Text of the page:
Aguero in his early career did not live up to the billing, but he has grown into one of the best strikers in the world.
Talent Scout: Sergio Aguero (November 2007)
When Sergio Aguero joined Atletico Madrid from Independiente in the summer of 2006, the rojiblancos proudly boasted how they had beaten off the challenge from Liverpool, Bayern Munich and a host of other European clubs to get him.
But £17 million still seemed a lot of money to pay for a kid who had just turned 18, even if he had been the youngest player to appear in the Argentinian League and even if he had been declared yet another new Maradona. A year later, the outlay looked even more excessive.
Yes, there had been the odd glimpse of Aguero’s talent, but the youngster had not lived up to his billing. There were persistent rumours that he was enjoying the high life, while coach Javier Aguirre seemed unconvinced by him.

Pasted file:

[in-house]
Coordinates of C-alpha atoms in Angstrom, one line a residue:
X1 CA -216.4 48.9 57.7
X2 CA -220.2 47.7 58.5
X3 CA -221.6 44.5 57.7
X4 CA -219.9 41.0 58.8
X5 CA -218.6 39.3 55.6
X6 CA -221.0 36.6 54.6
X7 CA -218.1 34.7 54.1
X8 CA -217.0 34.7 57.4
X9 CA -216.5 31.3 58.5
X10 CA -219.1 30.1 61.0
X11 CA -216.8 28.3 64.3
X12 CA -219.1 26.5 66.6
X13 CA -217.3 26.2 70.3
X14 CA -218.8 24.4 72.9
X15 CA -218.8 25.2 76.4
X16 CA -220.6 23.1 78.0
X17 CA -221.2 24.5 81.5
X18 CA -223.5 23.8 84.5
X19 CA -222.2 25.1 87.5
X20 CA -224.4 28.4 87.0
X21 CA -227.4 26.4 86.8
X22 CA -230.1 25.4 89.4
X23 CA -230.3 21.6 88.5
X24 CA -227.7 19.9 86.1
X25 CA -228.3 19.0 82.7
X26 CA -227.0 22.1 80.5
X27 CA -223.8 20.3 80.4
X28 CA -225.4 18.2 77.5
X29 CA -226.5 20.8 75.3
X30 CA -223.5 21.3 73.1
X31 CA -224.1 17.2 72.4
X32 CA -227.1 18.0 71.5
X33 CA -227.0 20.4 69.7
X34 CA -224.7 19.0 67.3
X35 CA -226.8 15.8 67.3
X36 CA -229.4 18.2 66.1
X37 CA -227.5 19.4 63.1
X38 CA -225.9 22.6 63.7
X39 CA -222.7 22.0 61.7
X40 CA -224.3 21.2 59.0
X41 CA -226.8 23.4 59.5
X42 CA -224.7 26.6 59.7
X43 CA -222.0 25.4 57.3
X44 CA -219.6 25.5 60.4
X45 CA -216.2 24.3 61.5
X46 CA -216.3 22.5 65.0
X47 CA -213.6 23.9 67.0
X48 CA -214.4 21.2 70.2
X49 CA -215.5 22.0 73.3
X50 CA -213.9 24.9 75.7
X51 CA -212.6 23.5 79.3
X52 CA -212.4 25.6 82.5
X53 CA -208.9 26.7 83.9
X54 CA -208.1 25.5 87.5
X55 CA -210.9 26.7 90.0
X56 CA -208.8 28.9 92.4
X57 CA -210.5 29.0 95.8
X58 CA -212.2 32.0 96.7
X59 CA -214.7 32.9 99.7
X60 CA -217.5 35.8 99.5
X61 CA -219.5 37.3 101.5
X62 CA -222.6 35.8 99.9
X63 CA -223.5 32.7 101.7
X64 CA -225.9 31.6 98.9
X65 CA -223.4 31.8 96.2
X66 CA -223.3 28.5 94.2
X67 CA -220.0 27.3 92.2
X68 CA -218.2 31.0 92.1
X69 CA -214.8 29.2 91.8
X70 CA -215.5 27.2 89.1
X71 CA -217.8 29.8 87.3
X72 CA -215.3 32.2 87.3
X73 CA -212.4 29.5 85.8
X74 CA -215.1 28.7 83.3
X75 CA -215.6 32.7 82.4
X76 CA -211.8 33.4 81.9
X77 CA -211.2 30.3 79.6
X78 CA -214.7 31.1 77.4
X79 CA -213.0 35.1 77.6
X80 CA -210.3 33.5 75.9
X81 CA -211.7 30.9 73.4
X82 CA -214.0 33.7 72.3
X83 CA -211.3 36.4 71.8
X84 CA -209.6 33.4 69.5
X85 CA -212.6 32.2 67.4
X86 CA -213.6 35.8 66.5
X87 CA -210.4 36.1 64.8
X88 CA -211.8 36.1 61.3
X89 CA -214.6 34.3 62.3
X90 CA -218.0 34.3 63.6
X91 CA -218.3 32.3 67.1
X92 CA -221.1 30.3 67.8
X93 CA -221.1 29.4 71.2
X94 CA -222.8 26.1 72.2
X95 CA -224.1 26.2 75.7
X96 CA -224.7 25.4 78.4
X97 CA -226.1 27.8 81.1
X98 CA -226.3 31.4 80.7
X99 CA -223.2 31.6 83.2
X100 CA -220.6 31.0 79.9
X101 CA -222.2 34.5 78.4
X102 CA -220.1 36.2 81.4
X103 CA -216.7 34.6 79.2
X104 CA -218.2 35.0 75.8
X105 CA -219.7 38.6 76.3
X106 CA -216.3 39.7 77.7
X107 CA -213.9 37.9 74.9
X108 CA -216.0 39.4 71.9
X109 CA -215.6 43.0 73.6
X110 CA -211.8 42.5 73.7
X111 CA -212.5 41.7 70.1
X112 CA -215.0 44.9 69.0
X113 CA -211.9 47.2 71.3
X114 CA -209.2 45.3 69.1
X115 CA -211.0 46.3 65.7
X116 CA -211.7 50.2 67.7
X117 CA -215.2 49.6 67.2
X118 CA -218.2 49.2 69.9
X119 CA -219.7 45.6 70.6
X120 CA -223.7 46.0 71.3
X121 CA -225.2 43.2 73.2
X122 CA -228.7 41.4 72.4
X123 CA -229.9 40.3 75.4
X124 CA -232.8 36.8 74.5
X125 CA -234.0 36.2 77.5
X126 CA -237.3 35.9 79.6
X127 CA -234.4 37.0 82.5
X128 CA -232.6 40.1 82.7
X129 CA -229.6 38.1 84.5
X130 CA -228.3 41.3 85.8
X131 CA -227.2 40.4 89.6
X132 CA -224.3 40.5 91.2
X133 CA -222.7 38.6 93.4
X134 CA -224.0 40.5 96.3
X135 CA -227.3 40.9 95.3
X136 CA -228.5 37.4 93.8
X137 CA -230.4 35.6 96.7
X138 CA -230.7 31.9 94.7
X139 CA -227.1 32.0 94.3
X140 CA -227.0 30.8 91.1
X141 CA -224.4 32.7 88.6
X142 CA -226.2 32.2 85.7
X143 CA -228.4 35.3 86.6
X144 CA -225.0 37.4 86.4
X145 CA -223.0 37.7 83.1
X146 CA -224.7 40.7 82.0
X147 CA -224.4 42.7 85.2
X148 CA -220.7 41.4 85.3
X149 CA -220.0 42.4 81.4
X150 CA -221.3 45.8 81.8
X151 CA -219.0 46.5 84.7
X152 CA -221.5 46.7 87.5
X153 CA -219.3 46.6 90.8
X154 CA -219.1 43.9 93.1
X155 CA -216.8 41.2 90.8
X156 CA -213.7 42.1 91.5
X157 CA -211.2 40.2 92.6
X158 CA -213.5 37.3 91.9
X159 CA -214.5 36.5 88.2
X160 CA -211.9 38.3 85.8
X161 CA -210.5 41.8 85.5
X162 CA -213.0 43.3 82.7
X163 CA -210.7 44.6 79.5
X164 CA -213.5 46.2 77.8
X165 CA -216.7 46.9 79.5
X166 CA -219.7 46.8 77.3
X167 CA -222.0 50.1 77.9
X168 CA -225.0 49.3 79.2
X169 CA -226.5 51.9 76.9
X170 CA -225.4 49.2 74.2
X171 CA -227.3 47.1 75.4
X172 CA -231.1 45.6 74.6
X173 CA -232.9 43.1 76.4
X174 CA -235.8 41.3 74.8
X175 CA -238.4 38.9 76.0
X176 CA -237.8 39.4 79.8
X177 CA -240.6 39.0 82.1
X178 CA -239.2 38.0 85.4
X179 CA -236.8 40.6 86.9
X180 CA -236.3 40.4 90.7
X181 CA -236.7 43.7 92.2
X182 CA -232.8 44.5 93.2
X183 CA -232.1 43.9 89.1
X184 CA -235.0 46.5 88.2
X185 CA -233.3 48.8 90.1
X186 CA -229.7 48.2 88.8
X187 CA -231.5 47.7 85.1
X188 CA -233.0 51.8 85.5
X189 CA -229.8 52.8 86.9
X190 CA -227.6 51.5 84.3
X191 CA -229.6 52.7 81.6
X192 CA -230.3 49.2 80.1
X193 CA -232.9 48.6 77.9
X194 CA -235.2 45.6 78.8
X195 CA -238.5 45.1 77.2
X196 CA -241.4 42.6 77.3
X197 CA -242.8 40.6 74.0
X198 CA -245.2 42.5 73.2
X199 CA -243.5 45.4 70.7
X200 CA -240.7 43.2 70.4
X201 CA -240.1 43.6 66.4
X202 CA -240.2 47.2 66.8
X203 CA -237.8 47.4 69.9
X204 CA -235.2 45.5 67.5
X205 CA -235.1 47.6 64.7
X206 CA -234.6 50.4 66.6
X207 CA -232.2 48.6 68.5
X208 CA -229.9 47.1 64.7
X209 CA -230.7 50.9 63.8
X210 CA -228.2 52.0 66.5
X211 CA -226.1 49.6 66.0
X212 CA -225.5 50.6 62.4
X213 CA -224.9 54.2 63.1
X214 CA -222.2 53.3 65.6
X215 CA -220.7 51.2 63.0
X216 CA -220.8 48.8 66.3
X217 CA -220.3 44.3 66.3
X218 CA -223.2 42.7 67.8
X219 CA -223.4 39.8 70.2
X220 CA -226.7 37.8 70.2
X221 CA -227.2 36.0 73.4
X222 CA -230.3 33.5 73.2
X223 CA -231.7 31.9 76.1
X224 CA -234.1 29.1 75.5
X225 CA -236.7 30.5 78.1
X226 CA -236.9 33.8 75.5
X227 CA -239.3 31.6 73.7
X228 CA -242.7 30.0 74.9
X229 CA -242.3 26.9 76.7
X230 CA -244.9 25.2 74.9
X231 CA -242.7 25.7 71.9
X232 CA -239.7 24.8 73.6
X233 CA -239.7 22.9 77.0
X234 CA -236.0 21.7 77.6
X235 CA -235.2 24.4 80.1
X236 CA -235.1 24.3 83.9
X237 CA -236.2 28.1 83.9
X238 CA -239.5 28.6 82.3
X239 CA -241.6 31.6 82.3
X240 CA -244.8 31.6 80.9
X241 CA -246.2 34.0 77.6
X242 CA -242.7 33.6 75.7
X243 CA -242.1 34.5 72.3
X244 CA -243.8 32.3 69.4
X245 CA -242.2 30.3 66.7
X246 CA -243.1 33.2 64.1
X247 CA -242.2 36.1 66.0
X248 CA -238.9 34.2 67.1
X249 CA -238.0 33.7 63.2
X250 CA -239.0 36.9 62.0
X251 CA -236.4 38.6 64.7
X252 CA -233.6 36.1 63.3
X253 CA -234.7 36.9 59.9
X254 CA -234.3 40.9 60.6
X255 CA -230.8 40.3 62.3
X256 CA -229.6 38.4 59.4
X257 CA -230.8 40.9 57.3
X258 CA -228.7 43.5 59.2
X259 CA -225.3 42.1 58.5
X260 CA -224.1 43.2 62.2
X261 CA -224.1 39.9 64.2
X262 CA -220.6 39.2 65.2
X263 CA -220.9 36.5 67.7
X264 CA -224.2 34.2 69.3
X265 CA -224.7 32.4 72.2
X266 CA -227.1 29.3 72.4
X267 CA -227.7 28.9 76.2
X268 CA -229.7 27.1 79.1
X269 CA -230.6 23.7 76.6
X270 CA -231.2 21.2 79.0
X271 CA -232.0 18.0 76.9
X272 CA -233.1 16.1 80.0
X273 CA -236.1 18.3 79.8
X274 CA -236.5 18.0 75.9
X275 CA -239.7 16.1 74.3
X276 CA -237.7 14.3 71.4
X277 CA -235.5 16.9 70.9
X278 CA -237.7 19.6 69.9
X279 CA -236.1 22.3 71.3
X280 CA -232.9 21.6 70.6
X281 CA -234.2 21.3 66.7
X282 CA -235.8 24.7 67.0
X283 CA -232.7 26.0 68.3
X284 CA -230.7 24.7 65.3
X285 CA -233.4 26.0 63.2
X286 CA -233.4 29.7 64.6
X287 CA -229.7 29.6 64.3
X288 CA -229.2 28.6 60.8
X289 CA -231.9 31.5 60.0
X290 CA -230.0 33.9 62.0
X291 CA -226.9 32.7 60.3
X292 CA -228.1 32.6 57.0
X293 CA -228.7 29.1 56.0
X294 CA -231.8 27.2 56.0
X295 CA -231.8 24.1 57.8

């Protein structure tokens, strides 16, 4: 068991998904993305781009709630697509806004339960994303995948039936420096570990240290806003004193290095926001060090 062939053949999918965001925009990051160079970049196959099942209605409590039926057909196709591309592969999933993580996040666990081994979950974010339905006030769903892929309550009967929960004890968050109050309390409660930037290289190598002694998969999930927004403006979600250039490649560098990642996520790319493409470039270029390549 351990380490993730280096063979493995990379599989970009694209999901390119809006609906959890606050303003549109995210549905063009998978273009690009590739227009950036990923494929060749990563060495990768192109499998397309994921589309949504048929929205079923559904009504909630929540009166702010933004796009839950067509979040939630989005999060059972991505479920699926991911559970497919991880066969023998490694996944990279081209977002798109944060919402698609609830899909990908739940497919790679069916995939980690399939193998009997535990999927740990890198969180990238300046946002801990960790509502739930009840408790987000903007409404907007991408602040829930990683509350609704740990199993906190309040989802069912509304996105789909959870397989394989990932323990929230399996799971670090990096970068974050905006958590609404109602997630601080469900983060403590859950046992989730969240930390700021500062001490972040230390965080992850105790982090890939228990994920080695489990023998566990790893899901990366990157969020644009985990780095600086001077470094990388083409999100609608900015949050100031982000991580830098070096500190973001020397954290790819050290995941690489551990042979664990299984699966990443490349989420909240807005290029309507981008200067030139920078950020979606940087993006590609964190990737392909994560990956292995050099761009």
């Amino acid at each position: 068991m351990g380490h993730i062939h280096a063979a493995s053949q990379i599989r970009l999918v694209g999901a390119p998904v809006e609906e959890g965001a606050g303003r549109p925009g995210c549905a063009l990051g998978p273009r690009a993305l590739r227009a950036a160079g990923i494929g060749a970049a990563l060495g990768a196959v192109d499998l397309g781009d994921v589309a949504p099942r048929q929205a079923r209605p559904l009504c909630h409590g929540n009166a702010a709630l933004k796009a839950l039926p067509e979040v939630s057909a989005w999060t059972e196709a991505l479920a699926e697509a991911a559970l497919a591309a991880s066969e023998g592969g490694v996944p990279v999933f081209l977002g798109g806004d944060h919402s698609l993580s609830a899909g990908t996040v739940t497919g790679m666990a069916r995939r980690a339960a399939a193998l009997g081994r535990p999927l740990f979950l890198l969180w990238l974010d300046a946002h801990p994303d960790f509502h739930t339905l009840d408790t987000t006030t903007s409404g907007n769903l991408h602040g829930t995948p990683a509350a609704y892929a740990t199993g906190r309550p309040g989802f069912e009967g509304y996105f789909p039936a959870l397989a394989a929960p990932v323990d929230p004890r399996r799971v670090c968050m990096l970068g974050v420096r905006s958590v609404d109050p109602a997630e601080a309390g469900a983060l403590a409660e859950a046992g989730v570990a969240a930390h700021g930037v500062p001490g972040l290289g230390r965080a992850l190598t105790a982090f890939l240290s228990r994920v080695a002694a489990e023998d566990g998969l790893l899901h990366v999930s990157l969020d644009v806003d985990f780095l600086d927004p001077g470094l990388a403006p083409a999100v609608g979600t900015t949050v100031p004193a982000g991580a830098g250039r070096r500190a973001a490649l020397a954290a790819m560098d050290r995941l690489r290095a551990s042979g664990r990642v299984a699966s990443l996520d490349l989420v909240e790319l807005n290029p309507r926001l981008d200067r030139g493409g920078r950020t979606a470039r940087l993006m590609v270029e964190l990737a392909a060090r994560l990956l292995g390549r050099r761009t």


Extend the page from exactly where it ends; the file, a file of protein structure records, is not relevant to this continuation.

Although Aguero played in every single league game, he started over a third of them on the bench, and when he did play there was class but not enough to suggest he was going to be the star of the side. Just six goals, compared to 18 for Independiente the season before, told their own story.
But this season Aguero is different. Fresh from the Under-20 World Cup, when he was named player of the tournament and was top scorer as Argentina won the trophy, he appears more mature, more focused, more settled and no longer in the shadow of club icon Fernando Torres, now with Liverpool.
Aguero, played alongside new signing Diego Forlan and given the freedom of a central role rather than being shackled to the wings as last season, has been one of La Liga’s outstanding performers in the early weeks. He hit ﬁve goals in the ﬁrst six games and has been the creative fulcrum of a side that could at long last claim a Champions League place.
The talent was always there, but now there is the temperament, too.
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